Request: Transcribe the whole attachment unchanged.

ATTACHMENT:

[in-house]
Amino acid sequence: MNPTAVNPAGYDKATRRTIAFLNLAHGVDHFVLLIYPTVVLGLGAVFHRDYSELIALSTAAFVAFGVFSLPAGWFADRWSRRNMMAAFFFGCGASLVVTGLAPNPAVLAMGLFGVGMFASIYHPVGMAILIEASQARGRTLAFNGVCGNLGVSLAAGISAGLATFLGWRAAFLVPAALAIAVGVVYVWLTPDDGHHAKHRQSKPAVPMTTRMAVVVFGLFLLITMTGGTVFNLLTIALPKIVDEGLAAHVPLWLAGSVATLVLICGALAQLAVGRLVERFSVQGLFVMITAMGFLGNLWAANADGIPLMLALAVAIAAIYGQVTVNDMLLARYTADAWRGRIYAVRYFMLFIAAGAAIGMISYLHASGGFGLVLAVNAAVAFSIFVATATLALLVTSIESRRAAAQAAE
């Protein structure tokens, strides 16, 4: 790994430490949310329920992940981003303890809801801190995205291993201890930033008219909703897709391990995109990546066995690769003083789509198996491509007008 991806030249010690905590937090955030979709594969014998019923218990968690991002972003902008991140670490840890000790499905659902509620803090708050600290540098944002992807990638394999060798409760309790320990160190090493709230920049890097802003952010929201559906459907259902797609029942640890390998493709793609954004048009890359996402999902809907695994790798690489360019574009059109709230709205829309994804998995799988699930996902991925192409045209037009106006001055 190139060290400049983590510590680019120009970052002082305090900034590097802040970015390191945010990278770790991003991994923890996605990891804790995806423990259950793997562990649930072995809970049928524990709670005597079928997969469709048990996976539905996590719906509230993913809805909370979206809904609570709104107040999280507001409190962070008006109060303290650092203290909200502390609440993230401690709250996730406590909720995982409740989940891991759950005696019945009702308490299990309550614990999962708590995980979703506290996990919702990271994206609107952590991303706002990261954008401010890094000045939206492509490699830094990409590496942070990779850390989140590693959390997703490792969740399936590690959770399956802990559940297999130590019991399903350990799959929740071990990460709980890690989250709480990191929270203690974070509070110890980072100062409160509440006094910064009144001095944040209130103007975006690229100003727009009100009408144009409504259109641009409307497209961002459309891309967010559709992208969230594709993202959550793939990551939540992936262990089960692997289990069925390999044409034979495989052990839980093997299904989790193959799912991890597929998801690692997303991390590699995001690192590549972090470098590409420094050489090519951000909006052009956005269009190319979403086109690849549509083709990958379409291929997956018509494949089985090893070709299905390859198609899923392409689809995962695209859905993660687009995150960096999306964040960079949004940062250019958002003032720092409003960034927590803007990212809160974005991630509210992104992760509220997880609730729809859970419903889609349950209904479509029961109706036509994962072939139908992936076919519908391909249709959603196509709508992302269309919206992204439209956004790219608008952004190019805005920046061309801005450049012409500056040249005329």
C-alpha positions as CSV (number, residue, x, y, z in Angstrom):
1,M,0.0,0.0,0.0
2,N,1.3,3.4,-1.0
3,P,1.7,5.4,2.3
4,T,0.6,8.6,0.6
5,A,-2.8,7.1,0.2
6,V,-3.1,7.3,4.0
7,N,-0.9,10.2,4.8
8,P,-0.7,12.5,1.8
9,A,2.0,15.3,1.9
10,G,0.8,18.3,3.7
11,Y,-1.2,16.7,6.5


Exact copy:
[in-house]
Amino acid sequence: MNPTAVNPAGYDKATRRTIAFLNLAHGVDHFVLLIYPTVVLGLGAVFHRDYSELIALSTAAFVAFGVFSLPAGWFADRWSRRNMMAAFFFGCGASLVVTGLAPNPAVLAMGLFGVGMFASIYHPVGMAILIEASQARGRTLAFNGVCGNLGVSLAAGISAGLATFLGWRAAFLVPAALAIAVGVVYVWLTPDDGHHAKHRQSKPAVPMTTRMAVVVFGLFLLITMTGGTVFNLLTIALPKIVDEGLAAHVPLWLAGSVATLVLICGALAQLAVGRLVERFSVQGLFVMITAMGFLGNLWAANADGIPLMLALAVAIAAIYGQVTVNDMLLARYTADAWRGRIYAVRYFMLFIAAGAAIGMISYLHASGGFGLVLAVNAAVAFSIFVATATLALLVTSIESRRAAAQAAE
């Protein structure tokens, strides 16, 4: 790994430490949310329920992940981003303890809801801190995205291993201890930033008219909703897709391990995109990546066995690769003083789509198996491509007008 991806030249010690905590937090955030979709594969014998019923218990968690991002972003902008991140670490840890000790499905659902509620803090708050600290540098944002992807990638394999060798409760309790320990160190090493709230920049890097802003952010929201559906459907259902797609029942640890390998493709793609954004048009890359996402999902809907695994790798690489360019574009059109709230709205829309994804998995799988699930996902991925192409045209037009106006001055 190139060290400049983590510590680019120009970052002082305090900034590097802040970015390191945010990278770790991003991994923890996605990891804790995806423990259950793997562990649930072995809970049928524990709670005597079928997969469709048990996976539905996590719906509230993913809805909370979206809904609570709104107040999280507001409190962070008006109060303290650092203290909200502390609440993230401690709250996730406590909720995982409740989940891991759950005696019945009702308490299990309550614990999962708590995980979703506290996990919702990271994206609107952590991303706002990261954008401010890094000045939206492509490699830094990409590496942070990779850390989140590693959390997703490792969740399936590690959770399956802990559940297999130590019991399903350990799959929740071990990460709980890690989250709480990191929270203690974070509070110890980072100062409160509440006094910064009144001095944040209130103007975006690229100003727009009100009408144009409504259109641009409307497209961002459309891309967010559709992208969230594709993202959550793939990551939540992936262990089960692997289990069925390999044409034979495989052990839980093997299904989790193959799912991890597929998801690692997303991390590699995001690192590549972090470098590409420094050489090519951000909006052009956005269009190319979403086109690849549509083709990958379409291929997956018509494949089985090893070709299905390859198609899923392409689809995962695209859905993660687009995150960096999306964040960079949004940062250019958002003032720092409003960034927590803007990212809160974005991630509210992104992760509220997880609730729809859970419903889609349950209904479509029961109706036509994962072939139908992936076919519908391909249709959603196509709508992302269309919206992204439209956004790219608008952004190019805005920046061309801005450049012409500056040249005329």
C-alpha positions as CSV (number, residue, x, y, z in Angstrom):
1,M,0.0,0.0,0.0
2,N,1.3,3.4,-1.0
3,P,1.7,5.4,2.3
4,T,0.6,8.6,0.6
5,A,-2.8,7.1,0.2
6,V,-3.1,7.3,4.0
7,N,-0.9,10.2,4.8
8,P,-0.7,12.5,1.8
9,A,2.0,15.3,1.9
10,G,0.8,18.3,3.7
11,Y,-1.2,16.7,6.5